|1||Bob Harkins Branch||591.68 PIL||Book||Adult General Collection|
Helen Pilcher is uniquely qualified to explain the cutting-edge science that makes the resurrection of extinct animals a very real possibility, while acknowledging the serious and humorous aspects of giving a deceased animal a second chance to live. If you could bring back to life a person or animal, what would you choose? Pilcher highlights her own choices from eras gone, including the King of the Dinosaurs, Tyrannosaurus rex , and the King of Rock 'n' Roll, Elvis Presley.
From dinosaurs to dodos and Neanderthals, Bring Back the King reveals how the burgeoning field of DNA science is being used to help resurrect individual animals (did your beloved Fido die before siring offspring?) and entire species from their stony graves. Pilcher describes current initiatives and future plans to restore deceased animals, and uses both science and willful irreverence to assess the ramifications of how these genetic Lazaruses might fare in their brave new world. Could a pet dinosaur be trained to roll over? Would Neanderthals enjoy opera? Could a returning dodo seek vengeance upon humanity?
Blending the very latest de-extinction technology with cloning, and hard-core popular science with levity, Bring Back the King will generate a lot of thoughtful discussion and a chuckle or two.
Helen Pilcher is a professional science writer with a Ph.D. in stem-cell biology. A former journalist for Nature online, she also worked as a senior scientist for a biotechnology company, engineering a series of human stem-cell lines for transplantation into damaged human brains. She is also a stand-up comedian who has performed at the Edinburgh Comedy Festival and in clubs across Britain. She lives in Warwickshire, UK.
Publisher's Weekly Review
Pilcher, a British science journalist and comedian, details how scientists are using the latest advances in molecular genetics and reproductive biology to explore possibilities in the realm of de-extinction. Though de-extinction isn't an established scientific field-at least not yet-Pilcher reveals that researchers are finding ways to re-create genomes of extinct species and figuring out how to turn such genomes into living, breathing organisms. They're also attempting to increase the reproductive capacity of endangered species that are not yet extinct. In accessible prose, Pilcher describes many of those techniques as well as the passion of those involved in these efforts. She also explores the current technical limitations and explains why we will likely never be able to bring back extinct species of dinosaurs and the vast majority of species that have been lost. Pilcher presents an insightful discussion of the ethical and ecological reasons why it might not make sense to do so even if we could. Whether she's dealing with wooly mammoths, peculiar Australian frogs, Neanderthals, or Elvis Presley, she asks provocative questions about both the nature of science and what it means to be human. Pilcher uses humor effectively to keep readers engaged, and there is a great deal here to entertain and educate them. (Jan.) © Copyright PWxyz, LLC. All rights reserved.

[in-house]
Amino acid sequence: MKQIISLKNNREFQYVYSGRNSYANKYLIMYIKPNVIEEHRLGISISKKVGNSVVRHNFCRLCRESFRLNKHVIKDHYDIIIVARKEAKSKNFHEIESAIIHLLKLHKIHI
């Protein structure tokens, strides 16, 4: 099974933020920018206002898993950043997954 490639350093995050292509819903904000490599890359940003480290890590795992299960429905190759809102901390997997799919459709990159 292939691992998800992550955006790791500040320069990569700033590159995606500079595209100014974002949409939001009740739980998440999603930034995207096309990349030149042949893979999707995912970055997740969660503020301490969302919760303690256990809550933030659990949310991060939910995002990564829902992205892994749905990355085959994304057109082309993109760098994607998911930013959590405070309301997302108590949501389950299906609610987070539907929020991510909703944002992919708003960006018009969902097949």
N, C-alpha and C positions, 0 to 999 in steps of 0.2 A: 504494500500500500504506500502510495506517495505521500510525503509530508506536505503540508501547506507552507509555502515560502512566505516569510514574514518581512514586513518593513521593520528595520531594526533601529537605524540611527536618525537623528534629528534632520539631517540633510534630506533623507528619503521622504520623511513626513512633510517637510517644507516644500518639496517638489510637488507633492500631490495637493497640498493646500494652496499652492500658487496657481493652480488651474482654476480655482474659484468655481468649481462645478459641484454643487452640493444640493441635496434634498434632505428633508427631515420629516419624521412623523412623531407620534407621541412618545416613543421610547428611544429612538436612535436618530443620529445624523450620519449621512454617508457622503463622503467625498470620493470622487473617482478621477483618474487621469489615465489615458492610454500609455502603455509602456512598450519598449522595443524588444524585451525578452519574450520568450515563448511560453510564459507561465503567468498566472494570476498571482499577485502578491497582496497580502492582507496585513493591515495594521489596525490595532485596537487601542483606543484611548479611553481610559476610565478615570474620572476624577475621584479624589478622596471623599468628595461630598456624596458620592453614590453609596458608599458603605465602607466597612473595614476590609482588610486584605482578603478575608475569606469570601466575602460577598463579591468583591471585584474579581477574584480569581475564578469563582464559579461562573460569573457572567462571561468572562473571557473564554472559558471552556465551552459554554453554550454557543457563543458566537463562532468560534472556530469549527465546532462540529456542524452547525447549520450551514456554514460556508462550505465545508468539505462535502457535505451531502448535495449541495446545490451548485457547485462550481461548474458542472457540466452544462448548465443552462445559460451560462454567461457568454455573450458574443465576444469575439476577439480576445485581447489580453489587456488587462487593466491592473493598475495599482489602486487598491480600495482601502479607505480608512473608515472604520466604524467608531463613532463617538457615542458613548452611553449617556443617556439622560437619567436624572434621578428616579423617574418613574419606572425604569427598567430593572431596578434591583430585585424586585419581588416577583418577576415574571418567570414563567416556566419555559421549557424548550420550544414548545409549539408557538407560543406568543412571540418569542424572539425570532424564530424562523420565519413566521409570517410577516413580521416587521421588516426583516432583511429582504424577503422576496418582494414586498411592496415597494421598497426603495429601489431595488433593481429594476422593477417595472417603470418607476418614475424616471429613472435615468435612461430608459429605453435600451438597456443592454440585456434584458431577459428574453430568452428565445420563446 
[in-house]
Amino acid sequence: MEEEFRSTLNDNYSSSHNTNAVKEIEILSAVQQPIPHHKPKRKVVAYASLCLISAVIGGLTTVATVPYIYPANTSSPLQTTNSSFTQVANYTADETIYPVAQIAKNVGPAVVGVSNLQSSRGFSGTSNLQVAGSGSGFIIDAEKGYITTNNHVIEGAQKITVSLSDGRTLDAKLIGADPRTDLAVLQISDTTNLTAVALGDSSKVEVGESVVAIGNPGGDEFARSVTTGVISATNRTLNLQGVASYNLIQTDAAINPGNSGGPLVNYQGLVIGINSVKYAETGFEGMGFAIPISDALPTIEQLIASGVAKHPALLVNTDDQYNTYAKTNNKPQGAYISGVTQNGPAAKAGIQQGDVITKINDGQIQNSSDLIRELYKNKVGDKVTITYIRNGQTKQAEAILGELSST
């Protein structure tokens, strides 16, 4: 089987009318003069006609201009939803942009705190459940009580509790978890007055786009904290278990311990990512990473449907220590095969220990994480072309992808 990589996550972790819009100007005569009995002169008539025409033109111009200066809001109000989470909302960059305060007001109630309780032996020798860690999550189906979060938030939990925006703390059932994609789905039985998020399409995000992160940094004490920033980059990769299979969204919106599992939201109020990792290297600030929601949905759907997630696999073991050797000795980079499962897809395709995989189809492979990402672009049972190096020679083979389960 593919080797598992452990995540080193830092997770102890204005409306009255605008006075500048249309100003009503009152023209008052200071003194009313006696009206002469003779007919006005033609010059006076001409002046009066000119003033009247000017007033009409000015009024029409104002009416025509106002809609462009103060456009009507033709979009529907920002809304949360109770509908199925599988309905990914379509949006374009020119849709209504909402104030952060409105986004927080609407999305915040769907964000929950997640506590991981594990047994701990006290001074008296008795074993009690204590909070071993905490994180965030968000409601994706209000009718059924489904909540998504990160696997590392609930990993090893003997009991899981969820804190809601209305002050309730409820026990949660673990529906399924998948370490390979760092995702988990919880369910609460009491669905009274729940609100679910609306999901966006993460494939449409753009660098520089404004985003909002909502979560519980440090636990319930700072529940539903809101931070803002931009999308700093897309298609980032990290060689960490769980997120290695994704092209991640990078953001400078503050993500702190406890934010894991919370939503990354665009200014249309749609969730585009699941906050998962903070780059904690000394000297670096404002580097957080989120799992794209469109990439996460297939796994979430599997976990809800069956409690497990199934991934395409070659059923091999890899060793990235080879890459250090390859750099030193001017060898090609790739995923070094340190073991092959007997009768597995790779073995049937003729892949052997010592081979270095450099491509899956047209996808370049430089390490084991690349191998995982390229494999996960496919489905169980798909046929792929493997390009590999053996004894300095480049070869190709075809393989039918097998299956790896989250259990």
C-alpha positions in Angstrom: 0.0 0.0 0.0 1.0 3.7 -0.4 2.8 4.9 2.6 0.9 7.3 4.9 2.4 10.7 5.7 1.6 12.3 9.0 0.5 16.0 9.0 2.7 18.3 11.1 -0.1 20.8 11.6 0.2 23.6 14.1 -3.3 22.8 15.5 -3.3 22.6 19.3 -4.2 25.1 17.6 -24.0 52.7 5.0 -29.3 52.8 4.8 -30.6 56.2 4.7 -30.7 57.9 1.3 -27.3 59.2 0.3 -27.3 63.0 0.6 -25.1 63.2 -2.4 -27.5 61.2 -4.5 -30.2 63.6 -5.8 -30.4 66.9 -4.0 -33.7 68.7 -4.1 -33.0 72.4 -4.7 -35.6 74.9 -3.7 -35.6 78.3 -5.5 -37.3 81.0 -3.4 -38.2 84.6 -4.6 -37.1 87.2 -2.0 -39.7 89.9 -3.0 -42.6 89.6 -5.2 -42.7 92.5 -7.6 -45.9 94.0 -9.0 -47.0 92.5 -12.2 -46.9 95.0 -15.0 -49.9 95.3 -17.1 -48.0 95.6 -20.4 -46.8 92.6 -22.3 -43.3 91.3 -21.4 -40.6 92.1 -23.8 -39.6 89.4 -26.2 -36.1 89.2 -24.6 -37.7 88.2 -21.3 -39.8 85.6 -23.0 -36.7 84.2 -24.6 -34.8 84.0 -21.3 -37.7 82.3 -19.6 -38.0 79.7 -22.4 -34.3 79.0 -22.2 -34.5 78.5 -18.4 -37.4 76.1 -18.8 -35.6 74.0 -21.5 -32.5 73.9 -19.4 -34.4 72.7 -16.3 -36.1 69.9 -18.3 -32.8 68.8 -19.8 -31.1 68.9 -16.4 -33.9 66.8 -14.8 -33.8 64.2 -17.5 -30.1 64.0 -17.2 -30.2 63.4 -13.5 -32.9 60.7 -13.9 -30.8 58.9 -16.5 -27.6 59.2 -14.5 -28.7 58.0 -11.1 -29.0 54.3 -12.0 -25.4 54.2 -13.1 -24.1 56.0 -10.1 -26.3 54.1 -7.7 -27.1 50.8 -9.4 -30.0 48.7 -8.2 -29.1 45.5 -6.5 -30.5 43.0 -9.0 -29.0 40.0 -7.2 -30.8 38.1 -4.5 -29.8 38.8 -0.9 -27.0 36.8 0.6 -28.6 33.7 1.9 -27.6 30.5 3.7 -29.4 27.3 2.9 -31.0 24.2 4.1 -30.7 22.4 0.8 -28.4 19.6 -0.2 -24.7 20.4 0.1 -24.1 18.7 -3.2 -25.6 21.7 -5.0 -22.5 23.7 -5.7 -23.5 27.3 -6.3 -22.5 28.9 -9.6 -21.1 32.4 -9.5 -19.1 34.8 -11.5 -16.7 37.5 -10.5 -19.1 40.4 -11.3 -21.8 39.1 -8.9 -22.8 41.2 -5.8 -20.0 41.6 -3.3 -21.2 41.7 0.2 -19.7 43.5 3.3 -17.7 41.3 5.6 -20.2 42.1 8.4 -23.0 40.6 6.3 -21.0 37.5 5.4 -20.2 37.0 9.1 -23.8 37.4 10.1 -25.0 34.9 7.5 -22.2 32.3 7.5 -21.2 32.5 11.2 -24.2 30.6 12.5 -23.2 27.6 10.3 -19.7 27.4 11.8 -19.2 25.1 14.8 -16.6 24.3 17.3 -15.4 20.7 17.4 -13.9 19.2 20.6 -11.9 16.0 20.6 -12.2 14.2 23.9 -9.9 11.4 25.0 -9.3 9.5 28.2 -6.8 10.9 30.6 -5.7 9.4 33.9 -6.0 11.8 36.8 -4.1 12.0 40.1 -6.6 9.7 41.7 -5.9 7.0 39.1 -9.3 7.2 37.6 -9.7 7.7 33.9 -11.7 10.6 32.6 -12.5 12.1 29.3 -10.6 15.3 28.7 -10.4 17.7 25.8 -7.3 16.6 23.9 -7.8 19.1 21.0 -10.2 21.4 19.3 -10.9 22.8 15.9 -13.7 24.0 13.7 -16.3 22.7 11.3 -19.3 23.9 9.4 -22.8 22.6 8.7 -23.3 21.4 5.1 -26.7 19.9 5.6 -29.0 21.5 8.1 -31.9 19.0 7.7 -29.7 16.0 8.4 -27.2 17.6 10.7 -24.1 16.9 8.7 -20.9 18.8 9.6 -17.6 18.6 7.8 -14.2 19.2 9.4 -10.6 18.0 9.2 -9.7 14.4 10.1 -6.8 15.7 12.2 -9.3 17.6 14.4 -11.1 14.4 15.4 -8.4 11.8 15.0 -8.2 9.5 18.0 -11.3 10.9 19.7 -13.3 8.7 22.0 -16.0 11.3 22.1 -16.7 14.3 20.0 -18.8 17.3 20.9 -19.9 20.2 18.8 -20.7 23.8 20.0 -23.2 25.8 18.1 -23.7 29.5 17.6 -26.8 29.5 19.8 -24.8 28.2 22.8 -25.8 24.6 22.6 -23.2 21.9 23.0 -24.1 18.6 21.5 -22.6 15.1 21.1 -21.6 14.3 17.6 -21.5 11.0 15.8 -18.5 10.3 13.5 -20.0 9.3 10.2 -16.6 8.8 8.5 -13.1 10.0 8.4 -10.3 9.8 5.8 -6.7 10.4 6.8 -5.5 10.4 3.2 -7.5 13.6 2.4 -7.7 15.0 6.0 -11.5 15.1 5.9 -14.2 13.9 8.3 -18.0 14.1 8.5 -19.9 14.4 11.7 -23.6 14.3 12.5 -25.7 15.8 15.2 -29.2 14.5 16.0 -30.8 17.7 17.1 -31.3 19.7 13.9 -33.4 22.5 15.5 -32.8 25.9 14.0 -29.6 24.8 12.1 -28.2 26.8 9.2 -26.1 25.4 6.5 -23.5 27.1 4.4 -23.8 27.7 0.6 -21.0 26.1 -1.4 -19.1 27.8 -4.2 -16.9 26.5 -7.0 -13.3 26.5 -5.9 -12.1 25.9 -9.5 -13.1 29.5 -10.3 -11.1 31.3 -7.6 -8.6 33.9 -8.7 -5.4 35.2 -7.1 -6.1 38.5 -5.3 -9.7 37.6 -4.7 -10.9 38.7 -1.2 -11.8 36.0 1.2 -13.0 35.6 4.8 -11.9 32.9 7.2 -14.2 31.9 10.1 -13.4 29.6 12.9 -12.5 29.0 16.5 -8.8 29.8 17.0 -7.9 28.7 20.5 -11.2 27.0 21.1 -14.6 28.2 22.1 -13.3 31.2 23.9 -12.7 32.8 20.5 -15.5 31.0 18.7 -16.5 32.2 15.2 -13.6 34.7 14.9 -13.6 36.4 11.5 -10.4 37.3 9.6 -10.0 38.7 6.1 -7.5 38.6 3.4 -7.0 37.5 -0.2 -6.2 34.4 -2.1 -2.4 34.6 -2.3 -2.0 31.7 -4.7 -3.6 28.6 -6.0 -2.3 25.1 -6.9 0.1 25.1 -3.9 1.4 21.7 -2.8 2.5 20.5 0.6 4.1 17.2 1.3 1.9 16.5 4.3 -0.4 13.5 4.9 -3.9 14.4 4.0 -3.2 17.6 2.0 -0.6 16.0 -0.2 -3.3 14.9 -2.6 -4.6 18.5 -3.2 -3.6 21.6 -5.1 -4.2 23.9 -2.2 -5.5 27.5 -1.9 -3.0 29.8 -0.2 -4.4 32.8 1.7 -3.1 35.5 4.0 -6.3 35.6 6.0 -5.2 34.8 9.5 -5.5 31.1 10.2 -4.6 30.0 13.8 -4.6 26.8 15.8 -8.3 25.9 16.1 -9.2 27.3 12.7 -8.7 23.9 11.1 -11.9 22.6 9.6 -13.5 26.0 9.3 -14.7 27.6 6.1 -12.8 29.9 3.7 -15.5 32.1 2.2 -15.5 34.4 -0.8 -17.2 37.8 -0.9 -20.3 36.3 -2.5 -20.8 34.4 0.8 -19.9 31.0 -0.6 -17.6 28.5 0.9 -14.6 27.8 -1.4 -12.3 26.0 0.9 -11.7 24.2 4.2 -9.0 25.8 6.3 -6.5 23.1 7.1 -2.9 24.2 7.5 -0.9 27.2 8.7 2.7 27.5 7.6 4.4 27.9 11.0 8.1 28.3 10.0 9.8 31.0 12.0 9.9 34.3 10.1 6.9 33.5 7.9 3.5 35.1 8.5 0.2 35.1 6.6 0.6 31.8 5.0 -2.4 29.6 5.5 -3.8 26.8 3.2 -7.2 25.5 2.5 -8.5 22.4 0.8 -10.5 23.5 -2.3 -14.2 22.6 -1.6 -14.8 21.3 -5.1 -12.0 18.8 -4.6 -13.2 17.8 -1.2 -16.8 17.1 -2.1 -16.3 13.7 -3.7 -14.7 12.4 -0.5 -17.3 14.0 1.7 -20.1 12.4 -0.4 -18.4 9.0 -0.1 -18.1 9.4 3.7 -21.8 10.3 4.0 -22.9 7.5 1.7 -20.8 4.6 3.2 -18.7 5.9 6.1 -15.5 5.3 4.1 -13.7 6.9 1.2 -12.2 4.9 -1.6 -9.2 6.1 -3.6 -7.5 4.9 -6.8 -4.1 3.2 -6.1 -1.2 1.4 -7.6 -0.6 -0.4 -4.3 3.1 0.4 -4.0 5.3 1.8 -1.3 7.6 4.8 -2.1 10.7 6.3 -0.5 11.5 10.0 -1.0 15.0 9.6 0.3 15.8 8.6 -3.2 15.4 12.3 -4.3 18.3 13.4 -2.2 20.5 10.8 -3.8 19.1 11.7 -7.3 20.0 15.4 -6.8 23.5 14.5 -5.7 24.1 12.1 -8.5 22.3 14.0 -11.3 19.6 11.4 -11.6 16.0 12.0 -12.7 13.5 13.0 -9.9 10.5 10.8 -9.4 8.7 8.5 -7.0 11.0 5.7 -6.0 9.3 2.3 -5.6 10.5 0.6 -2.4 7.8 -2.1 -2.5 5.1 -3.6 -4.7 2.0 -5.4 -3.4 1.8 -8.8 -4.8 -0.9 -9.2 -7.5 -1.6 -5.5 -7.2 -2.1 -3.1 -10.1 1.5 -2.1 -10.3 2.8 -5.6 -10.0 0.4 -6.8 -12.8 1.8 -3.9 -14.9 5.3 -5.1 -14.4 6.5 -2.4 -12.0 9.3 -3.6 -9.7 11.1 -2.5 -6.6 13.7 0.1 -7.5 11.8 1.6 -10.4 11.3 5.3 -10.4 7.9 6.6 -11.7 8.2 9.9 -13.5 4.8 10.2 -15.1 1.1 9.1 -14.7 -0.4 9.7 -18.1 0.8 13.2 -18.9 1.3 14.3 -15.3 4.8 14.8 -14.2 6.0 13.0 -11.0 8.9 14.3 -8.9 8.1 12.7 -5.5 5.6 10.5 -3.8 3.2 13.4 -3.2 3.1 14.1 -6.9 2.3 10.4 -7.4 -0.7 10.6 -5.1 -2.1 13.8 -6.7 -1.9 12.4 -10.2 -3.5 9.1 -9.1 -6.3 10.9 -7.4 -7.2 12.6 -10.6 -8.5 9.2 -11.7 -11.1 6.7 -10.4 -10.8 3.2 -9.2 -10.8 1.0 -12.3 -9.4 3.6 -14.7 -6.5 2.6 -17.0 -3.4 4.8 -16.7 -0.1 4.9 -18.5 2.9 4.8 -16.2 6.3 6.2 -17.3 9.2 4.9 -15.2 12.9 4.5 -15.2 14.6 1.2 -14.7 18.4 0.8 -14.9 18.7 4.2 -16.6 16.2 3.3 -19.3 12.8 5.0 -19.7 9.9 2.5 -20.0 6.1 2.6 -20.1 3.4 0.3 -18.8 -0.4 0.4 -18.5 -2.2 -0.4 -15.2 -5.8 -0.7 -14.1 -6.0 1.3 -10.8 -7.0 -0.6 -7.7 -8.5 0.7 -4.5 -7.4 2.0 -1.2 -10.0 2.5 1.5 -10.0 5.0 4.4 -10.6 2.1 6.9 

Library Journal Review
Can science use genetic engineering to resurrect extinct species, and should it even try? Science writer Pilcher (theknick-knackatory.blogspot.com, formerly Nature) answers with delightfully comprehensible prose. Pilcher traces how scientists recover ancient DNA, map and edit genomes, and clone animals. Though the explanations feel feather-light, the nontechnical language occasionally slips into sloppiness. The author does not call the Cretaceous/Tertiary (Paleogene) Extinction by name and labels 80-million-year-old fossils Jurassic rather than Cretaceous. Digressions about her own pregnancy and Elvis kitsch add little, while the ethical arguments are sometimes inconsistent or incomplete. Pilcher mentions deextinction's possible ecological consequences but advocates disrupting an established ecosystem to transform arctic tundra into grassland. She lauds zoo veterinarian Thomas Hildebrandt for harvesting ova from rhinos yet opposes creating a similar technique for elephants. And she dismisses human cloning with a few authorities' pronouncements, even though the procedure has advocates and is not banned in the United States. This title competes with M.R. O'Connor's Resurrection Science, Ed Regis and George M. Church's Regenesis, and Beth Shapiro's How To Clone a Mammoth. VERDICT Sadly, this extremely nontechnical approach to genetic manipulation's wonders fails to stand out in a crowded field.-Eileen H. Kramer, Georgia Perimeter Coll. Lib., Clarkston © Copyright 2016. Library Journals LLC, a wholly owned subsidiary of Media Source, Inc. No redistribution permitted.
|Introduction: Bringin' It Back||p. 11|
|Chapter 1 King of the Dinosaurs||p. 33|
|Chapter 2 King of the Cavemen||p. 65|
|Chapter 3 King of the Ice Age||p. 95|
|Chapter 4 King of the Birds||p. 125|
|Chapter 5 King of Down Under||p. 151|
|Chapter 6 King of Rock 'n Roll||p. 179|
|Chapter 7 Blue Christmas||p. 211|
|Chapter 8 I Just Can't Help Believing||p. 233|
|Chapter 9 Now You See It ...||p. 251|
|Key References: A Little Less Conversation, a Little More Reading||p. 283|